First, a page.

A Culpeper resident and longtime American Red Cross organizer is back home following a months' long deployment to Afghanistan.
Felecia Chavez returned with many memories from her time at Bagram Air Base, as recounted below. This will be the final installment of her occasional 'Dispatches from the Front' column until her next trip in service to the country.
"What another incredible adventure! I am sitting on my porch, looking at the Blue Ridge mountains, and thinking that only a few weeks ago I was looking at the Hindu Kush mountain range with the same awe. This journey started for me in October 2012 when I received a call asking if I would be able to deploy to Afghanistan on short notice, without question I said yes. I knew winter in Afghanistan can be quite trying, but felt I was up for the challenge. Boy, was I wrong - the winter of 2012 was one of the coldest in that country, and I felt it to my very core each and every day. But I am jumping ahead of myself.
Meeting the rest of my co-workers in Atlanta is always exciting, after all, these are the people one will be spending the next four to five months with on a daily basis. Needless to say it was a great fit, the energy and expectations were high and we were all looking forward to the coming holiday season together.
Upon arrival in Bagram, Afghanistan we were given a short tour and shown where we would be working and living, my room consisted of living with seven other women in a b-hut divided into sections, each about six-by-six and at least eight-feet high. There were two heaters above the front door and back door. Unfortunately because they ran continuously they oftentimes froze and then had to be defrosted which meant, yup you guessed it, no heat.
My room had a bunk bed with the bottom bunk taken out, someone had made a wooden ladder that had uneven rungs and more than once during incoming fire I misjudged and had a hard landing (a really caring and considerate soldier found a metal ladder, thank you Major Dysinger!). Back to the bunk bed, the person before me took it upon themselves to hook up webbing with bungie cords to keep one from falling off the bed, I’m pretty sure I’ll continue to have nightmares about that. Needless to say I never fell out of bed, probably because the six foot drop to the floor terrified me.
Showers and toilets were a short distance, but if you have ever had to get up in the middle of the night, put on shoes, jacket, hat, gloves, and then try not to fall because of the ice and snow then you probably have some kind of idea, otherwise try this next winter while running around the house outside, in your pajamas and boots and you’ll understand what I’m talking about.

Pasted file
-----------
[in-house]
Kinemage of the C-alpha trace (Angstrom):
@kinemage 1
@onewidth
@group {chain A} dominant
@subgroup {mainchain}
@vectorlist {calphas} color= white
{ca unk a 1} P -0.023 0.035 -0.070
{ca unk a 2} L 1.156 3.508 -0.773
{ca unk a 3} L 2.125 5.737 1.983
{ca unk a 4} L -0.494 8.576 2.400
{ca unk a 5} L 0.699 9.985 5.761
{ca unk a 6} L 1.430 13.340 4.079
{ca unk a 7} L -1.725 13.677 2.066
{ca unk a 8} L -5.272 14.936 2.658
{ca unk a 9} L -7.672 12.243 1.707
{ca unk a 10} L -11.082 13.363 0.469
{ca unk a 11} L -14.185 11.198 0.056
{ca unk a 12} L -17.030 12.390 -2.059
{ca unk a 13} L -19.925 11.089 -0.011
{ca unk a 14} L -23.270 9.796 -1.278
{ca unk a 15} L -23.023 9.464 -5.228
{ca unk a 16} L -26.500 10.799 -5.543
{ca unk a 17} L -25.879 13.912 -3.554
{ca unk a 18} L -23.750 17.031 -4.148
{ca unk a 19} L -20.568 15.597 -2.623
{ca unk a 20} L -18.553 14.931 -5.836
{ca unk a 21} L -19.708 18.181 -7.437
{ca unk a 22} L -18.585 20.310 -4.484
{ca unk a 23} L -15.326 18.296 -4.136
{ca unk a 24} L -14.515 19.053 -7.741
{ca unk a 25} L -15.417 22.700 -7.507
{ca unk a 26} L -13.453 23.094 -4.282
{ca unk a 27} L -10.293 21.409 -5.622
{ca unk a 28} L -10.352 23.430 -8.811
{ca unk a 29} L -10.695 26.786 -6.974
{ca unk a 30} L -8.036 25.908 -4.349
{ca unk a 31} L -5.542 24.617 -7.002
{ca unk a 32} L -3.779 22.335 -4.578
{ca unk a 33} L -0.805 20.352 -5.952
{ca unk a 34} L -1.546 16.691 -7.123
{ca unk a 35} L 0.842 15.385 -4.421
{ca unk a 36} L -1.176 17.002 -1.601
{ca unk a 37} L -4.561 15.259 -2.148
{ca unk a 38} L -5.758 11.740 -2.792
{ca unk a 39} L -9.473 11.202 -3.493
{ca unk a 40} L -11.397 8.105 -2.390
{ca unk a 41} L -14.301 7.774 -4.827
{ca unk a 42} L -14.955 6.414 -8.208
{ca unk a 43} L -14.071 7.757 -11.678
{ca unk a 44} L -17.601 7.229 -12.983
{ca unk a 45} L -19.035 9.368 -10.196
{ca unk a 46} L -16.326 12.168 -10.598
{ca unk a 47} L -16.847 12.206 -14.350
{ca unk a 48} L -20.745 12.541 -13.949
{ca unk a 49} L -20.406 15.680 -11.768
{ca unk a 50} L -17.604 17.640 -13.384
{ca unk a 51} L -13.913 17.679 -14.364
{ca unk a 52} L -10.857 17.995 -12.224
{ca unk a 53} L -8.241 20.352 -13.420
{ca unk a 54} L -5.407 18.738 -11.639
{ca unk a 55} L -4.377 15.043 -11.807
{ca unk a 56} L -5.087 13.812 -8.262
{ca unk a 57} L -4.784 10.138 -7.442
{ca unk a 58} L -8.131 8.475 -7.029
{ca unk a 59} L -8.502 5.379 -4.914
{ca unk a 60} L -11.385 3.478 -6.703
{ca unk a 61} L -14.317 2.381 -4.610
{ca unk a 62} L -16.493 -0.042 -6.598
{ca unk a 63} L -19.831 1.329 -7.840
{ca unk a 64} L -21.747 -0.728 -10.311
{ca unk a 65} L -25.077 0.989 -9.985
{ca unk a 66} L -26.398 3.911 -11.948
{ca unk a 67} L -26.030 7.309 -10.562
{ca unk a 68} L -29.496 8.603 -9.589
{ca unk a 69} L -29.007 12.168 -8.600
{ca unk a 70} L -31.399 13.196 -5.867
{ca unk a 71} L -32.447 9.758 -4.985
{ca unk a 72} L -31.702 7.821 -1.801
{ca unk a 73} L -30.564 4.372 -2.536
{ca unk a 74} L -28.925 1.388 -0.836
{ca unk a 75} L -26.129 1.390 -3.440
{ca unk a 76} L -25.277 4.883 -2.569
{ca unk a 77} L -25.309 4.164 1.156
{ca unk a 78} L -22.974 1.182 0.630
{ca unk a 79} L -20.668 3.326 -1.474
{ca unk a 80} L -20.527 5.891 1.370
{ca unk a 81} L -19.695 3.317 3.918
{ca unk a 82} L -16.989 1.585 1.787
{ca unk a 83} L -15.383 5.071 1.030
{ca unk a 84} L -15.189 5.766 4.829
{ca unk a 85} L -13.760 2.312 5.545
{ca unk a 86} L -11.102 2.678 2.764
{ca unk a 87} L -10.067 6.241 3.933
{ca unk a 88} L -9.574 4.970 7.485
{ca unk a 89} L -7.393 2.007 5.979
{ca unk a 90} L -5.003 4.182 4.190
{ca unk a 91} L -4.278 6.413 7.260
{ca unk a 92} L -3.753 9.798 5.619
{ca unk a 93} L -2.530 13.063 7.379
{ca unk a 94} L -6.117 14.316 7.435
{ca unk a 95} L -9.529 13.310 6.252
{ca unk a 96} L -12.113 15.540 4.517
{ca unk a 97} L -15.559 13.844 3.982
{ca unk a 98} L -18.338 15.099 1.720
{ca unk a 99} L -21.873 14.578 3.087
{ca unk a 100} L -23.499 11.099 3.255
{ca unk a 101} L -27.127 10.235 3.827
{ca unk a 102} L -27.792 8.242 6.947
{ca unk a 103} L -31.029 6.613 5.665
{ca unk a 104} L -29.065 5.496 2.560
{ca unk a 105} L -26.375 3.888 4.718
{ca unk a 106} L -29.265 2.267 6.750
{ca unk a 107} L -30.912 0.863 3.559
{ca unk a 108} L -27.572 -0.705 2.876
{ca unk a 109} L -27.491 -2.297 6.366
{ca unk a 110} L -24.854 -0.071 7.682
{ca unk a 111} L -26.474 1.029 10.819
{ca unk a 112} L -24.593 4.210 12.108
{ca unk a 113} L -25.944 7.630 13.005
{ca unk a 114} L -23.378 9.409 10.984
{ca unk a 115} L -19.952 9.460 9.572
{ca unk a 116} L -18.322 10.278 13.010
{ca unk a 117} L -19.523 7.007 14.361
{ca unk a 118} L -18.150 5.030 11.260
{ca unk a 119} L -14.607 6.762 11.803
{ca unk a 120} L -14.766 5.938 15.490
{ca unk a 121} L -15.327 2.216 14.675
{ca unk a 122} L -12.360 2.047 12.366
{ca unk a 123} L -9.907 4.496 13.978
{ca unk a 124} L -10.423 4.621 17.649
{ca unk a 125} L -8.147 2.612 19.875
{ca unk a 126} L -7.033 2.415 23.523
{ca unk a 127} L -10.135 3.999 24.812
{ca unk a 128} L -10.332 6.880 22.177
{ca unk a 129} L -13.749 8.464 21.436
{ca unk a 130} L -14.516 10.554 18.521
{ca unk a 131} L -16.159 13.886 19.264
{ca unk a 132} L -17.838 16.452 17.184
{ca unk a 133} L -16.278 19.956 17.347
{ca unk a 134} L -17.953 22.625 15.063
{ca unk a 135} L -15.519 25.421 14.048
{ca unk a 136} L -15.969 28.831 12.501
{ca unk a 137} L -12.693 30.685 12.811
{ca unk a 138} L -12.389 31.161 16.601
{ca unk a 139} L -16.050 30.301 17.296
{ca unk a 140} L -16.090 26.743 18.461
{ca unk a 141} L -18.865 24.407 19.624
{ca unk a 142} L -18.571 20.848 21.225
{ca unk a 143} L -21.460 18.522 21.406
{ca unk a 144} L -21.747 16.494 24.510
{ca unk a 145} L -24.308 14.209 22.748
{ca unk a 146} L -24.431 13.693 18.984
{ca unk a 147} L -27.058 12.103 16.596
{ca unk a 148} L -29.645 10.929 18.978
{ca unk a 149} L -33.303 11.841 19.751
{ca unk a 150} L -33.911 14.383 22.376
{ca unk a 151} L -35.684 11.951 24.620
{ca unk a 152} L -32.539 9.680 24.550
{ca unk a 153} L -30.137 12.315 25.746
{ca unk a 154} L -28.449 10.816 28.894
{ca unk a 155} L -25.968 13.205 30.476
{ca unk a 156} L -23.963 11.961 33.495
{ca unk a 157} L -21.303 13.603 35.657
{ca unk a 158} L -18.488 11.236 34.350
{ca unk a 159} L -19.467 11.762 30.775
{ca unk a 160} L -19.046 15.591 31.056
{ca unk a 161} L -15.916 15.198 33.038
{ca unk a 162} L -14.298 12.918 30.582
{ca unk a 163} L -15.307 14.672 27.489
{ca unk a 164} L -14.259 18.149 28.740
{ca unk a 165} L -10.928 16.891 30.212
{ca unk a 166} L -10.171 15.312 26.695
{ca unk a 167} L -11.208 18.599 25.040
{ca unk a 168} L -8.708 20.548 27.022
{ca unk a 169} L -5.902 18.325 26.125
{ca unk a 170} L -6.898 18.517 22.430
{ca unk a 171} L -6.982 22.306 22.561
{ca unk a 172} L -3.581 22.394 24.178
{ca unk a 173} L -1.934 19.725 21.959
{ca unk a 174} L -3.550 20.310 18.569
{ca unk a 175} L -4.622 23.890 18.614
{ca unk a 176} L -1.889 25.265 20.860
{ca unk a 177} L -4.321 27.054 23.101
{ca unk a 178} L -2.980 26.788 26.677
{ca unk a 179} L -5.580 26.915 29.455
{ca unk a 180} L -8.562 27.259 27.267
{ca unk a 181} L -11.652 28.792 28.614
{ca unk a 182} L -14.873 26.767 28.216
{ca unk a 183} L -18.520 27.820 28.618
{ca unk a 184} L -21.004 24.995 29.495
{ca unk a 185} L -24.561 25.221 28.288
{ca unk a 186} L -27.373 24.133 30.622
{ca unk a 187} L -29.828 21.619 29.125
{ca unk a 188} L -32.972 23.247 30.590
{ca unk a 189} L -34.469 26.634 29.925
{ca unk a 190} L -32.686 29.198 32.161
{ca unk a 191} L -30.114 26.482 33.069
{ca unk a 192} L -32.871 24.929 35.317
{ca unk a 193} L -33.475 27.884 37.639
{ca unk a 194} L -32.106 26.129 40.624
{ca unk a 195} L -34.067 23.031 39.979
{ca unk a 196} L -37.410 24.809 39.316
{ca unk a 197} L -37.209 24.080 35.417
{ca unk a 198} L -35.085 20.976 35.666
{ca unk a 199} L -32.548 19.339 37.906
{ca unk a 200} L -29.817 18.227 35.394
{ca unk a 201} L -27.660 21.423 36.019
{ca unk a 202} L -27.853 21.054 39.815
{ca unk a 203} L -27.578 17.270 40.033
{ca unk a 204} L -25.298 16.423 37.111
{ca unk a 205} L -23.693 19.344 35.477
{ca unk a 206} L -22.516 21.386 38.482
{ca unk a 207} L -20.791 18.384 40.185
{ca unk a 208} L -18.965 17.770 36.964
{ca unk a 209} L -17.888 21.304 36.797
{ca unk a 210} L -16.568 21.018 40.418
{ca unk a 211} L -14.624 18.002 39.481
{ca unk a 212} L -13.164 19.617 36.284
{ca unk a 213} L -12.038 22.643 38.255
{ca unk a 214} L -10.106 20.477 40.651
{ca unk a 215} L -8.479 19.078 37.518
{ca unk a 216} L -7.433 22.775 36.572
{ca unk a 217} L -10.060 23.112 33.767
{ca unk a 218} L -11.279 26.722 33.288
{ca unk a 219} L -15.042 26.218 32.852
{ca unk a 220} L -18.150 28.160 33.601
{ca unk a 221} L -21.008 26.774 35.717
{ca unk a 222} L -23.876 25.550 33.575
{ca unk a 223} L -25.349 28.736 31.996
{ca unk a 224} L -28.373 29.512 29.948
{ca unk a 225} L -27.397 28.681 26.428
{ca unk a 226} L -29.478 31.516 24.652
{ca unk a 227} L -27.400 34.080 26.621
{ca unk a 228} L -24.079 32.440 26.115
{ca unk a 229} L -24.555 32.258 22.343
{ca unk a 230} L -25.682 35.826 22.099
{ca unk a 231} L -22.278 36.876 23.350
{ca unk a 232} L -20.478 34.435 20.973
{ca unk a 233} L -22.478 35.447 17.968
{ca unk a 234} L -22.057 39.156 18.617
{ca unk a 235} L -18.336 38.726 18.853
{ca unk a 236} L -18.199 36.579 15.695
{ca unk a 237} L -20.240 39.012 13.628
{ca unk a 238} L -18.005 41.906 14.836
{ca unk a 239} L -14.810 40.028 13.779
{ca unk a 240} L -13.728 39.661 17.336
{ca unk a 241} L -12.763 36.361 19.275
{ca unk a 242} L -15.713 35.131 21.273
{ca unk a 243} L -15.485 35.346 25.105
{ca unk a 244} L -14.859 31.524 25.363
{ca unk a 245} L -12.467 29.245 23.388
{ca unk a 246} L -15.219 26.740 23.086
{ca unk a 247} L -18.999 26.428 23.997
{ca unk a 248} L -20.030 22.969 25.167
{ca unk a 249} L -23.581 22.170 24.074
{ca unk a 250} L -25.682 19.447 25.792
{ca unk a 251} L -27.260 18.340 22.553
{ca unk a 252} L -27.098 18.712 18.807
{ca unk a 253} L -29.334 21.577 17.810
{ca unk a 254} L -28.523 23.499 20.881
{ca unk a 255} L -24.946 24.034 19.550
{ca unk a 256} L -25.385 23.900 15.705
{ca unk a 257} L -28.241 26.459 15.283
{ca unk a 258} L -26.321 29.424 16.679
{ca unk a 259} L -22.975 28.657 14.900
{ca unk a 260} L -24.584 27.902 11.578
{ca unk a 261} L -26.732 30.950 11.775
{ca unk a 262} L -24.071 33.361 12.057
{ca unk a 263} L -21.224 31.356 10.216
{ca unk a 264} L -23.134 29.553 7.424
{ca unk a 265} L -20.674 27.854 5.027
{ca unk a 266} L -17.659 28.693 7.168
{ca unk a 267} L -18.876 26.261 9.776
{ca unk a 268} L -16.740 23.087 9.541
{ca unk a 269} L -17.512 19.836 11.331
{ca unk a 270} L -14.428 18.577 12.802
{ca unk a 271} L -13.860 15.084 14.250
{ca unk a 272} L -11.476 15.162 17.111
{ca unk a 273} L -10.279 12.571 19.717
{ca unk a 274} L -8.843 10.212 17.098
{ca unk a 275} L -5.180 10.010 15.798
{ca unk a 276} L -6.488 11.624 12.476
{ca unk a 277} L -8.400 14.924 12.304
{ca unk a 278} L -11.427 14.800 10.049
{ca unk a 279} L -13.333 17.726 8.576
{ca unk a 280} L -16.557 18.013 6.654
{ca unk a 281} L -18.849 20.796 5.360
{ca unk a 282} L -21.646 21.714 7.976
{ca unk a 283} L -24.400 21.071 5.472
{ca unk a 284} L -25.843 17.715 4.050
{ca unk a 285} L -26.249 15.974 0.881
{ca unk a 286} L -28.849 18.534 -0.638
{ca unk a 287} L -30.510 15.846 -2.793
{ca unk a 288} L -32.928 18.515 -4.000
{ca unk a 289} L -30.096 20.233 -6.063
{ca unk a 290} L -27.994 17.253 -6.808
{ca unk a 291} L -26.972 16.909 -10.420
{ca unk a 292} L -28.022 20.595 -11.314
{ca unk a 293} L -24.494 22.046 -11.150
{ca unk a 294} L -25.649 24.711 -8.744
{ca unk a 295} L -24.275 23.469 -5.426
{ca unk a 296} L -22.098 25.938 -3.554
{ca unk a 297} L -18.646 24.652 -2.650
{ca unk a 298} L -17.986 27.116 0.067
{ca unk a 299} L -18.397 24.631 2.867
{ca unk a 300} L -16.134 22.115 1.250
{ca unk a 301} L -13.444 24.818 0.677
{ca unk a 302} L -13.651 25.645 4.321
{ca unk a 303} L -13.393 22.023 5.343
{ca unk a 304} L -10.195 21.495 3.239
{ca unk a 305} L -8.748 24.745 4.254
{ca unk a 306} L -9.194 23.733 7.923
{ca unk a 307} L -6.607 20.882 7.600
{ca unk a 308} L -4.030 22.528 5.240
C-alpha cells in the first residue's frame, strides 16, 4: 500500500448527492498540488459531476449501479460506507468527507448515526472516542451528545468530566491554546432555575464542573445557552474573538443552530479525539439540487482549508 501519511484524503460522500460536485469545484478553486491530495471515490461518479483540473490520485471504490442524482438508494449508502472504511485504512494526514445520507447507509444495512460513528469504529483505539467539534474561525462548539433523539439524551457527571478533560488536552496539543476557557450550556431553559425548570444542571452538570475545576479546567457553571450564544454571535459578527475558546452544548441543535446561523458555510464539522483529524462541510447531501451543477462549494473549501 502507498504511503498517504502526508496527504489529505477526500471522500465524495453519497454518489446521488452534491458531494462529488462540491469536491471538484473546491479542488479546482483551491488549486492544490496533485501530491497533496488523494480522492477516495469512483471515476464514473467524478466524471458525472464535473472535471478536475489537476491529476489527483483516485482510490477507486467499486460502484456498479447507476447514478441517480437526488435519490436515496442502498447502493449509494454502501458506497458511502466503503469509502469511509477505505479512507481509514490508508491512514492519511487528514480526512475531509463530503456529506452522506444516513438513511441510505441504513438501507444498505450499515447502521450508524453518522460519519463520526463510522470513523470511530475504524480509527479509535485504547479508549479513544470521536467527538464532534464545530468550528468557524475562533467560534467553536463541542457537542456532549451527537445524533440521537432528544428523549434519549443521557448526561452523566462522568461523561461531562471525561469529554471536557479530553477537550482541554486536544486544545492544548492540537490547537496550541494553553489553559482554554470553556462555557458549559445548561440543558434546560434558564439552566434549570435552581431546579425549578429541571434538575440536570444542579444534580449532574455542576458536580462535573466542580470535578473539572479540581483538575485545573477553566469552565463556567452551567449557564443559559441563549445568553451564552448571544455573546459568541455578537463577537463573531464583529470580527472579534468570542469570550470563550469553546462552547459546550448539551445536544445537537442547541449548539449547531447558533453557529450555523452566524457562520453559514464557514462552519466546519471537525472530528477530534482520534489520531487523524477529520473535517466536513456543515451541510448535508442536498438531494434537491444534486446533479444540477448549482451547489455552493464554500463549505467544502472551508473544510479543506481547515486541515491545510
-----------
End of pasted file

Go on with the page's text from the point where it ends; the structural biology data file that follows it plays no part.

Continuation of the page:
Food can be a challenge as well, don’t get me wrong those of us in Bagram had it much better than those living on the outlying FOB’s (Forward Operating Bases). But at some time during deployment you just can’t get over smelling like the DEFAC (Dining Facility) and start writing home asking your family to send noodles or tins of tuna. Christmas Day found us wearing our “Battle Rattle” (armored vest and helmet) all day due to incoming (fire).
I was very fortunate this deployment in that I ran into a number of people that I had known years ago; the military is a very small world and sooner or later you will see those friends once again. I ran into a very good friend that had been stationed in Germany while we were there and had not seen him in over 17 years! It seems we kept missing each other over the years so what a surprise to see him and reconnect. A number of people from my deployments in Balad and Baghdad Iraq were also there, as were friends that my husband and I had been stationed with in England, Korea, and the U.S. That was absolutely a huge treat for me.
Our Team 29 did some amazing things such as air drops of food and hygiene items for those living in the FOB’s that were only able to get things by having them airdropped. We would get an email, phone call, or sometimes someone would post something on our Facebook page and our staff and volunteers would put together numerous boxes (sometimes 20 or 30), take them to the airfield and they would then put them on a pallet that would be flown out, we would then await confirmation that the boxes had made it! Again, we cannot thank those folks back home that consistently send care packages to the Red Cross so that our canteen stays stocked and we can continue to send out boxes to others! Thank you AMERICA!!!
Fresh bread (made in our bread maker) and muffins that were made in a toaster oven were always a big hit. Again, my teammates at times would not let me near the bread maker only because for whatever reason my bread always came out like a giant hockey puck, once in a while I got lucky and the bread actually came out like a loaf of real bread, but that was a rarity!